Letters to Tom — Problems

Dear Tom:

Your author friend, Pir Khan, says you can only help a person if you have gone through the same problem that he has gone through, and even if you have not solved the problems, you have found the way of living with them. Now I don’t think Pir Khan is saying, for example, you must have cancer to help another person who has cancer. I think he is talking about sharing the same problem in a more global sense. Perhaps, he is suggesting joining with a person in solidarity with his condition and in the depths of his suffering and despair. Walking in their shoes so to speak.

I recognize that certainly the corollary to Pir Khan’s proposition is true. If we have cancer for example we seek out books written by people who have cancer, join groups who are dealing with the same issue, or seek out a family member or friend who has gone through cancer and its treatment. I have been on both sides of this equation, first talking with people who had transplant, and since my surgery talking to others who face the disease and a transplant in the future. No matter how people say they can identify with a problem, we seek out the wisdom of people who have lived with the issue as the experts.

I am a very fortunate person. I have experienced two frightening events in the last twenty years. The first was going to prison and all the terror, torture, and trepidation that is involved. The second was my transplant, the illness that preceded it, the anxiety before the surgery, and the slow recovery. How do I say I am fortunate except that I endured them both, knowing the huge toll both events exacted, especially on my family? It is because what I found at the end of both events was love enabled me to survive both. Love cast a whole new perspective on my problems.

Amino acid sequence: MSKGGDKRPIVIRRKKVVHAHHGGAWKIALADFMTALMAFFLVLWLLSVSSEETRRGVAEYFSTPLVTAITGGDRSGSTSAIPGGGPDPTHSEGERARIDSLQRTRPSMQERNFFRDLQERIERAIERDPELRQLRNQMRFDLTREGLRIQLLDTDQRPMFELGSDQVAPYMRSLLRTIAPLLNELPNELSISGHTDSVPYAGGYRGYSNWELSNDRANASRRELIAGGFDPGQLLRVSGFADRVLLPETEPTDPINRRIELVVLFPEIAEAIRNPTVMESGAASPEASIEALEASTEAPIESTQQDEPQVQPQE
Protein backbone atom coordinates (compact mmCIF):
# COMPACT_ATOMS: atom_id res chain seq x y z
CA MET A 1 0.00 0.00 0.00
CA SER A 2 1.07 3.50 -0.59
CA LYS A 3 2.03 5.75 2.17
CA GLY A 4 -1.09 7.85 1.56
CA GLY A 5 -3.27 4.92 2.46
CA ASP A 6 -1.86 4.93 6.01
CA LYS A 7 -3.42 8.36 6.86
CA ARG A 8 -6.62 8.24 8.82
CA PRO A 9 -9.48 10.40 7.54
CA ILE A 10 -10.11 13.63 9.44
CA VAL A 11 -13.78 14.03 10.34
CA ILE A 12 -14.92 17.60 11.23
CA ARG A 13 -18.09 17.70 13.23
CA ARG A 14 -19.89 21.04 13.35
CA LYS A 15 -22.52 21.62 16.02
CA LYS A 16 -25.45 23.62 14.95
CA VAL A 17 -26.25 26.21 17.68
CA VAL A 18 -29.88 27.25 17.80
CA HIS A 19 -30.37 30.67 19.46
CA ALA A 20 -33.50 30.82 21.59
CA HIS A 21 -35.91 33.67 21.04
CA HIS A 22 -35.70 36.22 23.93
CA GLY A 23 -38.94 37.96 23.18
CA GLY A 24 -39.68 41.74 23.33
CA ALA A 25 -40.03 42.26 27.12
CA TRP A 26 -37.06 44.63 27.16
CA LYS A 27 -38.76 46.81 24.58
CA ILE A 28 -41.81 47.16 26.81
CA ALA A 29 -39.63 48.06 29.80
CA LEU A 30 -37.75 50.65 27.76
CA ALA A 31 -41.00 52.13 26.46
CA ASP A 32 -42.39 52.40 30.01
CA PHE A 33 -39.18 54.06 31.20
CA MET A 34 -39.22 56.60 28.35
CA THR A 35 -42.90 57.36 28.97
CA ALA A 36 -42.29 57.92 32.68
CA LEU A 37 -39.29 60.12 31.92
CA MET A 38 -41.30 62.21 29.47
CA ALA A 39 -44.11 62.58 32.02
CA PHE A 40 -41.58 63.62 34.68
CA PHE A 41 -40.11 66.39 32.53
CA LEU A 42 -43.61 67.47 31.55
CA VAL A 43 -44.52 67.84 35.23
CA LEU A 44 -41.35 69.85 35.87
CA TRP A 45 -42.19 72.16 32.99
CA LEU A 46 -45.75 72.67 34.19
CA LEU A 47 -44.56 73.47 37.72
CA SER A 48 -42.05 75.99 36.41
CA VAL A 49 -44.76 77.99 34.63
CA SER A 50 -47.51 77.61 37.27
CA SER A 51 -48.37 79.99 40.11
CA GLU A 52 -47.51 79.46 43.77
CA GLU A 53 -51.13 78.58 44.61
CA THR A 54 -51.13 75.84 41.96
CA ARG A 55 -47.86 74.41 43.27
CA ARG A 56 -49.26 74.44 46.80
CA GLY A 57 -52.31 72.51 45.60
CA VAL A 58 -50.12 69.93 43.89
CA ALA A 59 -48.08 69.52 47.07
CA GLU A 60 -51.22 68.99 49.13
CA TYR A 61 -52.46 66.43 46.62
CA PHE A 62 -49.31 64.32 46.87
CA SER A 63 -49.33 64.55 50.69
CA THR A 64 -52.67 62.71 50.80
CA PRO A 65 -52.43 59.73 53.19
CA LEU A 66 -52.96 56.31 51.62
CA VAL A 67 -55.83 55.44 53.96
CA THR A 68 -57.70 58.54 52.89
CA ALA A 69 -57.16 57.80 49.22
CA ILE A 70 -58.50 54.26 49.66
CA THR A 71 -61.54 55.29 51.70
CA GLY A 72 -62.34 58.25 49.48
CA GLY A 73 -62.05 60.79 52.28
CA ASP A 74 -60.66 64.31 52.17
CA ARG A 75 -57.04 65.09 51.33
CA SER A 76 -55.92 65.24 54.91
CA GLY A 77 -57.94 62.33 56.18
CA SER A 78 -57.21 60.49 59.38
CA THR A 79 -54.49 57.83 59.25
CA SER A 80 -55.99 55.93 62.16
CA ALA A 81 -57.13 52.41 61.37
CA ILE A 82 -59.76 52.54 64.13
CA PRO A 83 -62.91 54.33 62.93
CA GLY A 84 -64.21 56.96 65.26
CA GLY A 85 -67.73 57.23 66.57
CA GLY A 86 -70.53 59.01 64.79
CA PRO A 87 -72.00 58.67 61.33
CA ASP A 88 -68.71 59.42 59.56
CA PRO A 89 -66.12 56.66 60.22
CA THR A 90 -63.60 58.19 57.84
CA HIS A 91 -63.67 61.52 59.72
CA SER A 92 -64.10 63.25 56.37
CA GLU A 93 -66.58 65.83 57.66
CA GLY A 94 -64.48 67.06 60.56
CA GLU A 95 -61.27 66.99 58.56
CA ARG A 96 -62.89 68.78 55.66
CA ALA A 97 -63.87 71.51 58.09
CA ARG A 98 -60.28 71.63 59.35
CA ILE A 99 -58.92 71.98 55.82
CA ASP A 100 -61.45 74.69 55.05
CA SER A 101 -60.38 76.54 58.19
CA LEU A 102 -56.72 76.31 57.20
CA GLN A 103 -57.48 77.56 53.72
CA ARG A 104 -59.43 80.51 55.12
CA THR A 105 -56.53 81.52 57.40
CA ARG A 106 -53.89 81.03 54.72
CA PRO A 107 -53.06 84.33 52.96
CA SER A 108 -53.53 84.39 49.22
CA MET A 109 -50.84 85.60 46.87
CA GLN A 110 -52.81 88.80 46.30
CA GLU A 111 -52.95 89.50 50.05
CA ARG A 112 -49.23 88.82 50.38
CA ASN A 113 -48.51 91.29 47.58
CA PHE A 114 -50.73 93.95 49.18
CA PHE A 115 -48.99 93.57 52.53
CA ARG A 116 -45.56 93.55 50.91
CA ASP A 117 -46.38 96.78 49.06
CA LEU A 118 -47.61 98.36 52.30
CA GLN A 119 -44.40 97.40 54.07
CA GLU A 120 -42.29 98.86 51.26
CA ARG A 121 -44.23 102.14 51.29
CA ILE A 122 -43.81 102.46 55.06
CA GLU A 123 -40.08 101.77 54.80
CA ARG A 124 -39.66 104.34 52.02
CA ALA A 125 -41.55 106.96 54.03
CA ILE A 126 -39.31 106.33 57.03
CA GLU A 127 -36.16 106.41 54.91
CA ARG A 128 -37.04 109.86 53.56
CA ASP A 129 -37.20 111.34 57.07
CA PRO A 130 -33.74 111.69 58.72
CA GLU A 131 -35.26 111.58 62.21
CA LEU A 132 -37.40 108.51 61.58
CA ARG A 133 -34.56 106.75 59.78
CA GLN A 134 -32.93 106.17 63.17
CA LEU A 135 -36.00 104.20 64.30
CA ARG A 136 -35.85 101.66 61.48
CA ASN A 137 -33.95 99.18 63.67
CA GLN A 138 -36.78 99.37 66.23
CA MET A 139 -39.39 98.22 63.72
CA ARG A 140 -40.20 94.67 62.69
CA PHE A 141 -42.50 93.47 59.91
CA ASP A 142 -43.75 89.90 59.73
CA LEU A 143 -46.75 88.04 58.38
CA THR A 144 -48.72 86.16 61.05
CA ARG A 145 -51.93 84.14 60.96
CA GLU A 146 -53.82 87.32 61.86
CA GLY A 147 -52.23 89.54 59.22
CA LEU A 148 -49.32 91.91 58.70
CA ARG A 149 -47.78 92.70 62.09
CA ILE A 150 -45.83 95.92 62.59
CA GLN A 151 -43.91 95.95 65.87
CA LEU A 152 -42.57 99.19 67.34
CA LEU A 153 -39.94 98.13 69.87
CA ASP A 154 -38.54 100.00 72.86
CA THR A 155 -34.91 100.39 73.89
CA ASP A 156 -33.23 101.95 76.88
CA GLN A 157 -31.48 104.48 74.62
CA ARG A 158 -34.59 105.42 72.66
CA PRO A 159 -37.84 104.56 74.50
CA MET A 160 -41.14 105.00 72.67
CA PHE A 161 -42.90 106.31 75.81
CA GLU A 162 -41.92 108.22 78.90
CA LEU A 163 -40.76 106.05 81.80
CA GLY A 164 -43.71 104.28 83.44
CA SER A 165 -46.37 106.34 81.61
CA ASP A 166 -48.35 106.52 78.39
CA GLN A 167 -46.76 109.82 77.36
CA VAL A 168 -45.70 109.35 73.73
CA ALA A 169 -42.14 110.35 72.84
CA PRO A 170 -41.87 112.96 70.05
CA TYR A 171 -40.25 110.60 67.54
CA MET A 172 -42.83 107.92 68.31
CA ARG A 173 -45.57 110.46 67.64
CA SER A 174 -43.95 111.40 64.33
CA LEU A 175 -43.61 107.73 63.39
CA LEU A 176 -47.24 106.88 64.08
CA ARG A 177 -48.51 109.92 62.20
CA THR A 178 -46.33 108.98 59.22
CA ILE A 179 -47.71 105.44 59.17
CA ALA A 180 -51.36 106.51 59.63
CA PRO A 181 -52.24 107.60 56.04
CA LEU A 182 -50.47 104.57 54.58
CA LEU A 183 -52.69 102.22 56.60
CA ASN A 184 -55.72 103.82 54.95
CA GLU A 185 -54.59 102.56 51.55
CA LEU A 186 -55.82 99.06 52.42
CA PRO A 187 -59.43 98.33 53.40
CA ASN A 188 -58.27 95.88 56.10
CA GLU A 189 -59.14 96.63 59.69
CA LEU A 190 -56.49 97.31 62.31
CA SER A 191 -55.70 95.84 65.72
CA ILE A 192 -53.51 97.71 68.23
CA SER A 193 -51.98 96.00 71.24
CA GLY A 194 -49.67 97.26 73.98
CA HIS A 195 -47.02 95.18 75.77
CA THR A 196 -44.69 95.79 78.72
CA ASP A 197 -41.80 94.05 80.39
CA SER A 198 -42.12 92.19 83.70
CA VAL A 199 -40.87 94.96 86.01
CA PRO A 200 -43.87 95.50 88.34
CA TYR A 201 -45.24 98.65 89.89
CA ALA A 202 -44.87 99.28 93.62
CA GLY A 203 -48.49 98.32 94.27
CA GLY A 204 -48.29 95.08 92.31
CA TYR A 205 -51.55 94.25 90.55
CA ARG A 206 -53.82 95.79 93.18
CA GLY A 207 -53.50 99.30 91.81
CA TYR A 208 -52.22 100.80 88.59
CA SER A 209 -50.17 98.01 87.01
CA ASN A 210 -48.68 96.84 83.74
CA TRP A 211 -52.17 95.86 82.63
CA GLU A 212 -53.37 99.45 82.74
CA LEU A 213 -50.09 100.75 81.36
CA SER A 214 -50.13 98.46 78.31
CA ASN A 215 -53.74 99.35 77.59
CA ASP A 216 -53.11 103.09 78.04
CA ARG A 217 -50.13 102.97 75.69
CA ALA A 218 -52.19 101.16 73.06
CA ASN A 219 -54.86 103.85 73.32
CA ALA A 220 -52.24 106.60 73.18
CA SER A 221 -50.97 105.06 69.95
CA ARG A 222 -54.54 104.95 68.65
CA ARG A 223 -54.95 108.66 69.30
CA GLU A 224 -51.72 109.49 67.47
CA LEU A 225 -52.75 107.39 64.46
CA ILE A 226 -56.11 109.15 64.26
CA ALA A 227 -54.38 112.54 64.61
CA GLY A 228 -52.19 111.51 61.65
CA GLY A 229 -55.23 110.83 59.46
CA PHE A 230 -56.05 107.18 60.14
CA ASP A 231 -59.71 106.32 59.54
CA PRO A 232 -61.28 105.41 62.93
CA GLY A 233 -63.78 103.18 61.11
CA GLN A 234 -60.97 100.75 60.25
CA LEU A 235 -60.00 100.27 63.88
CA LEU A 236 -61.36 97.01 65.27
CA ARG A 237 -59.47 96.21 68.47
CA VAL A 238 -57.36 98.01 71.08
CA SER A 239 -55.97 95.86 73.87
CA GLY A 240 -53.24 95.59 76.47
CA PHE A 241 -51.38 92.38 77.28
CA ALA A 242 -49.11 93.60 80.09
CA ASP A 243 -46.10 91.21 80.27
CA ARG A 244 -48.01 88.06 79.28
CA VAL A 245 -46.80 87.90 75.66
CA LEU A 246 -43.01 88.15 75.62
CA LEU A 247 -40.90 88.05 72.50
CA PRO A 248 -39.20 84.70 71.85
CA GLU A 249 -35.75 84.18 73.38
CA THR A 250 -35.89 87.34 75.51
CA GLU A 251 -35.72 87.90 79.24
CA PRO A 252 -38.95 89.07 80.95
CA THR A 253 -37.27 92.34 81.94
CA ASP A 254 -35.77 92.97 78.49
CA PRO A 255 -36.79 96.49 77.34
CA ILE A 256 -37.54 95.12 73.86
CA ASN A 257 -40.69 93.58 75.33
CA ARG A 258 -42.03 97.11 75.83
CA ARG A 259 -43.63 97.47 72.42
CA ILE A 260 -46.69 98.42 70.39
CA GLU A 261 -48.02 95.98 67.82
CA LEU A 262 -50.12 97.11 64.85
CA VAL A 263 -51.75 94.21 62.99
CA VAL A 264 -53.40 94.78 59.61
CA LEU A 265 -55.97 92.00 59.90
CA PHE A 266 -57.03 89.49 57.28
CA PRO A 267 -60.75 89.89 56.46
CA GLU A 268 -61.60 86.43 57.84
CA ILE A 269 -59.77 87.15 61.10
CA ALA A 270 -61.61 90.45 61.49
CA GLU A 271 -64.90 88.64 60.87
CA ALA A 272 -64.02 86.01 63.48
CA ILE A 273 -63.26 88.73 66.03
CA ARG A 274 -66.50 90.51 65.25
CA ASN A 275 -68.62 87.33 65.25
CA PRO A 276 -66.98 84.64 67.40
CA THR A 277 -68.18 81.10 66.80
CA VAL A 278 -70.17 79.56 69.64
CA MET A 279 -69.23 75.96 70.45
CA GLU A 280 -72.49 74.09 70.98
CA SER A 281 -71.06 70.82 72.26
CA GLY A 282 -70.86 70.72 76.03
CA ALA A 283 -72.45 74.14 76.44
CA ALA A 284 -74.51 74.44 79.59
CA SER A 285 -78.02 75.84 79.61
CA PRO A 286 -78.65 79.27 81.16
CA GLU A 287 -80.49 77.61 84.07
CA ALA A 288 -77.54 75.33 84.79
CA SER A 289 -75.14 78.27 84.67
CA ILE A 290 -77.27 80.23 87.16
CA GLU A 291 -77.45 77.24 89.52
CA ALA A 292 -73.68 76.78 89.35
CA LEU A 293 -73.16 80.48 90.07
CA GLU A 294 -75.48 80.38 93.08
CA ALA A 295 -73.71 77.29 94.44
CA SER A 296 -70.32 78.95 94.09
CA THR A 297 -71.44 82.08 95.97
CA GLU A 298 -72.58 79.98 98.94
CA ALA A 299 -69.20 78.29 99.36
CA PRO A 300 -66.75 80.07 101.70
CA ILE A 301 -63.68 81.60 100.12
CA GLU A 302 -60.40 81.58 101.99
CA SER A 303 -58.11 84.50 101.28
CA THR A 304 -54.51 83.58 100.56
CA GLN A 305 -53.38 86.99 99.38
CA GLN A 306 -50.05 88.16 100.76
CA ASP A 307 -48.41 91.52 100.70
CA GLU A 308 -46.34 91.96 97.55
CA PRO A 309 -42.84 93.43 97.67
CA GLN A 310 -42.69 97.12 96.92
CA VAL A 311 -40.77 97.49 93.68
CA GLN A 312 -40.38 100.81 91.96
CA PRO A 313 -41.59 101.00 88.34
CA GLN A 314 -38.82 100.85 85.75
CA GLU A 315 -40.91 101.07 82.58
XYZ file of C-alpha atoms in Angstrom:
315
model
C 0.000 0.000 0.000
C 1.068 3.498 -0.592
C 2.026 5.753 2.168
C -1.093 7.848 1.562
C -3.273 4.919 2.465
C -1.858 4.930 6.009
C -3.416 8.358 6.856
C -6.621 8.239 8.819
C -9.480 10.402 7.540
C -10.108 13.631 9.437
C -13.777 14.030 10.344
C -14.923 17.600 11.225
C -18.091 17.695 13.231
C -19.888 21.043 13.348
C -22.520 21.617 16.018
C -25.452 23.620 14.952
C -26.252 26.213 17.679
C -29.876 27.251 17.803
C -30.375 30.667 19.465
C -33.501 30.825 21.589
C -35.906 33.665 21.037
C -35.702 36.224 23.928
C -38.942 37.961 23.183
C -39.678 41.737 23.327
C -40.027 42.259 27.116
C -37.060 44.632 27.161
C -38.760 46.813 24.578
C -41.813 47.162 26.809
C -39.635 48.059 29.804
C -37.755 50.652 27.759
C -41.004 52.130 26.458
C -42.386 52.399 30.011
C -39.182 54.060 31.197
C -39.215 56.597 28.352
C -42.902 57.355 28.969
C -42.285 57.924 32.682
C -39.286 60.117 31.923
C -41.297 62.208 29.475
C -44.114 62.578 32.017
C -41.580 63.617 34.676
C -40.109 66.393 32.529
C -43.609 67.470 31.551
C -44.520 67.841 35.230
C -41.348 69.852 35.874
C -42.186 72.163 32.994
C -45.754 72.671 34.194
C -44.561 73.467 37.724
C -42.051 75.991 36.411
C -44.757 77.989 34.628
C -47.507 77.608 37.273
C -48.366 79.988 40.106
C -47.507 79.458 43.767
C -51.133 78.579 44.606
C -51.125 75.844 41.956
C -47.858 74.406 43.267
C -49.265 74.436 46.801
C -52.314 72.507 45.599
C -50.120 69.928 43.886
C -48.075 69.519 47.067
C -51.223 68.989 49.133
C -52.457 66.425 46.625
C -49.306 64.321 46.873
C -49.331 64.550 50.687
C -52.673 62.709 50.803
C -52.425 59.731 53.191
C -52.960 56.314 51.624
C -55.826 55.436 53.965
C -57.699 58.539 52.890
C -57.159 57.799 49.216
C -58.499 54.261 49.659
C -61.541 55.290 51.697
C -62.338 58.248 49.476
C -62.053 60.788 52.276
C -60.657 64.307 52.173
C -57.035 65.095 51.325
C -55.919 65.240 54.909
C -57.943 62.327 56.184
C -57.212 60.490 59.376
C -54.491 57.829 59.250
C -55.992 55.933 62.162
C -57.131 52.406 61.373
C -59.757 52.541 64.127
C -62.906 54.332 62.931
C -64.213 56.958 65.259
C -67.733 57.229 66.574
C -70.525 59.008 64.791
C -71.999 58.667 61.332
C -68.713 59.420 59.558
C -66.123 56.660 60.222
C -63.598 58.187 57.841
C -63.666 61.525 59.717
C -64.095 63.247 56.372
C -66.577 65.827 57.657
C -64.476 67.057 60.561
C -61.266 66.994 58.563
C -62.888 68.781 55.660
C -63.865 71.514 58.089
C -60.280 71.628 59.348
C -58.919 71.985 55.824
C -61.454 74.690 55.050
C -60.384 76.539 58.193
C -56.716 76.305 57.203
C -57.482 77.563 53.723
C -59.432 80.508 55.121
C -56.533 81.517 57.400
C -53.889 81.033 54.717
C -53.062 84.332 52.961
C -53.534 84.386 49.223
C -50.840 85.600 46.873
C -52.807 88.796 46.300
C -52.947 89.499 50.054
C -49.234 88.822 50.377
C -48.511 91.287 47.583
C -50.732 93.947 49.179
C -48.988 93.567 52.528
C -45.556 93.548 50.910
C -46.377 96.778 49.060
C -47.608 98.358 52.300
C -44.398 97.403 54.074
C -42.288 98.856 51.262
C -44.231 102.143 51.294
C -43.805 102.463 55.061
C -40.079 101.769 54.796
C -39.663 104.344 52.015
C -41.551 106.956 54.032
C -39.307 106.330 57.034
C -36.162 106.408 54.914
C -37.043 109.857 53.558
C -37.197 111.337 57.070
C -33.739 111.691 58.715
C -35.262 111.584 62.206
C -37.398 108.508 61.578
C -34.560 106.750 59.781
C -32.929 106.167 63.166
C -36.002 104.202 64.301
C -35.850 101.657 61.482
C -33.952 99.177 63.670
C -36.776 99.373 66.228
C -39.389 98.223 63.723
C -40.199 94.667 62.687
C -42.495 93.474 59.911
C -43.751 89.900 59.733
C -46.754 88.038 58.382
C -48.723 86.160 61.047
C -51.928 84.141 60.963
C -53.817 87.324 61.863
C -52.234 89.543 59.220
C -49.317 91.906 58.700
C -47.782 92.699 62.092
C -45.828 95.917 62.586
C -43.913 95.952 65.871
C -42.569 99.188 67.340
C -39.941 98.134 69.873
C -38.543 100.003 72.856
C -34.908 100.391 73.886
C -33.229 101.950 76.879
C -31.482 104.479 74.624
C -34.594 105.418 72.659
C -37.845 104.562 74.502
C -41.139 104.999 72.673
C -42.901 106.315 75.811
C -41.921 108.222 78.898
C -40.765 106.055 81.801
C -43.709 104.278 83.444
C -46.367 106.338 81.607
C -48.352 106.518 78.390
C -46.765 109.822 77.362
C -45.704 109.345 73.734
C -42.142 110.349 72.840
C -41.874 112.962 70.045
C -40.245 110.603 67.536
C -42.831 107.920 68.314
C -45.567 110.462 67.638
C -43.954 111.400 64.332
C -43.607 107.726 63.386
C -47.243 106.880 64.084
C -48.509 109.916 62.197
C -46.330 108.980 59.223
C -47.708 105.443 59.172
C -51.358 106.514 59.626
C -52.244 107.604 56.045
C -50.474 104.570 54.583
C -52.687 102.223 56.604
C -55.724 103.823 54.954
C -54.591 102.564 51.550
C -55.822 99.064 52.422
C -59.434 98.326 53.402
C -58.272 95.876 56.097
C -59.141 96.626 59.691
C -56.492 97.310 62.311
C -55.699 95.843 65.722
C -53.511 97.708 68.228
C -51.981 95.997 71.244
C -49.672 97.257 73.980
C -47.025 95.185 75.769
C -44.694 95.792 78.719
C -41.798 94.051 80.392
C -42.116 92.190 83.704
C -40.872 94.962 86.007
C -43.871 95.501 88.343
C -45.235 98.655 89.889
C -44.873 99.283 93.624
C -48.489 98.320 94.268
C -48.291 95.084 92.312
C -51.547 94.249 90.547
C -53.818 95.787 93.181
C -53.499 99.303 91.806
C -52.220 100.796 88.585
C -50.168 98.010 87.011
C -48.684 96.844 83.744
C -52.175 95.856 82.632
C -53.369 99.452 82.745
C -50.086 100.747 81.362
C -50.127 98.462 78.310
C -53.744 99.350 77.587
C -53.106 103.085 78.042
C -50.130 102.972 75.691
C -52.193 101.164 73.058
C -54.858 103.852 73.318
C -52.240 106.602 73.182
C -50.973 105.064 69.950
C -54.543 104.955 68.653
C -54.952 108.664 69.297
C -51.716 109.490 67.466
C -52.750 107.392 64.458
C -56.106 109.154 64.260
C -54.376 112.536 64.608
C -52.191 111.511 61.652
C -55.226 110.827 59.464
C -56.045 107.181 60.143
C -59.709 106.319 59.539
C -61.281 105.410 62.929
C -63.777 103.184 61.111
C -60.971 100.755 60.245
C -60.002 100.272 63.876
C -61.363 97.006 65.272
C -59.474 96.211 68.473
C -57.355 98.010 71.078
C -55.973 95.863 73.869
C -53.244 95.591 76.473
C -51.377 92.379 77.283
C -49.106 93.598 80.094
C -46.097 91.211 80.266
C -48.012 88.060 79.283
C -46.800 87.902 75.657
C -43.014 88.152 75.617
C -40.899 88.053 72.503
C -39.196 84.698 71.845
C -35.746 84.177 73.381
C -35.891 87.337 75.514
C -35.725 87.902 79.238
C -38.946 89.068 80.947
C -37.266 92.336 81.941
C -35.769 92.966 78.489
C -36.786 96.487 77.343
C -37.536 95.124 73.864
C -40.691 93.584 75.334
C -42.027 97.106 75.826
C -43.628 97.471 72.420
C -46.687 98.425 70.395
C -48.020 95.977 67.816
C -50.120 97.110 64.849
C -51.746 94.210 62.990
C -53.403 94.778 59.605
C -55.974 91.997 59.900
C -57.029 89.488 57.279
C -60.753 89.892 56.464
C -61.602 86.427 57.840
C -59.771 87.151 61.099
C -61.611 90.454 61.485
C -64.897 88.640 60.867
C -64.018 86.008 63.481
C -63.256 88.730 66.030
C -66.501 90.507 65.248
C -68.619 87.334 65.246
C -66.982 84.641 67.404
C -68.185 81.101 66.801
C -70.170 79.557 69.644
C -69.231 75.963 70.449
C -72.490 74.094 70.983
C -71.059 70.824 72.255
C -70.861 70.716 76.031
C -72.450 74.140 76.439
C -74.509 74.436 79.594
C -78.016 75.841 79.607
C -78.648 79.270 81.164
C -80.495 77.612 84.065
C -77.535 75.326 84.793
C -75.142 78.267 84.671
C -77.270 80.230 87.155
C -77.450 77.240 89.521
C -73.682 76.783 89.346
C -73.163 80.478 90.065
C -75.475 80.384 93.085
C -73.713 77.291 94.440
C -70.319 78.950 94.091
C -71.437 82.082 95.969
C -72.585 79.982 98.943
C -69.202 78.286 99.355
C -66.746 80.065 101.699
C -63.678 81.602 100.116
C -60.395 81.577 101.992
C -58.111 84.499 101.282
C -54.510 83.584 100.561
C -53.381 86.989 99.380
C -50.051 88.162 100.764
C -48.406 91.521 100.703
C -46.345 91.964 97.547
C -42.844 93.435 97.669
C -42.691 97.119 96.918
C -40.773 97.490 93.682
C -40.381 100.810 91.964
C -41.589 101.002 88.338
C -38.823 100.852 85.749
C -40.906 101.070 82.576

The change these events brought on could not have happened by my strength of will. It required emotional attunement that opened me up to the miracle of life. I was overcome by how extraordinary and amazing the phenomena of existence is, with its good and the bad, its beauty and its terror. Both allowed me to widen my vision and sensitivity to see subtle beauty and joy even behind what appears to be frightening or unimaginable.

Why am I fortunate? I have been given a great gift – the ability to talk to those who face the same problems I faced and help them learn to live with all their consequences and hurdles. Like I mentioned in my last letter to learn from mistakes. That is partially why I refer to going to prison as a Sabbatical. It is a chance to escape the current world and learn about people and their life one would never experience otherwise. Similarly experiencing a transplant gives me and my family an opportunity to help others who face a serious health problem and how to live with its presence in their lives.

I apologize for getting so wound up in today’s letter. I just needed to ramble. Bottom line is as your friend Pir Khan says that when faced with a problem we need to bring love into the equation. Love is the only power that can truly expand your consciousness. Love always casts a different perspective on a problem and the way it works. The power of love triggers compassion.

Your friend, Tom

About the author

Webb Hubbell, former Associate Attorney General of The United States, is an author and speaker. His novels, When Men Betray, Ginger Snaps, A Game of Inches, The Eighteenth Green, and The East End are published by Beaufort Books and are available online or at your local bookstore. When Men Betray won one of the IndieFab awards for best novel in 2014. Ginger Snaps and The Eighteenth Green won the IPPY Awards Gold Medal for best suspense/thriller.

Leave a Reply +

Leave a Reply

Your email address will not be published.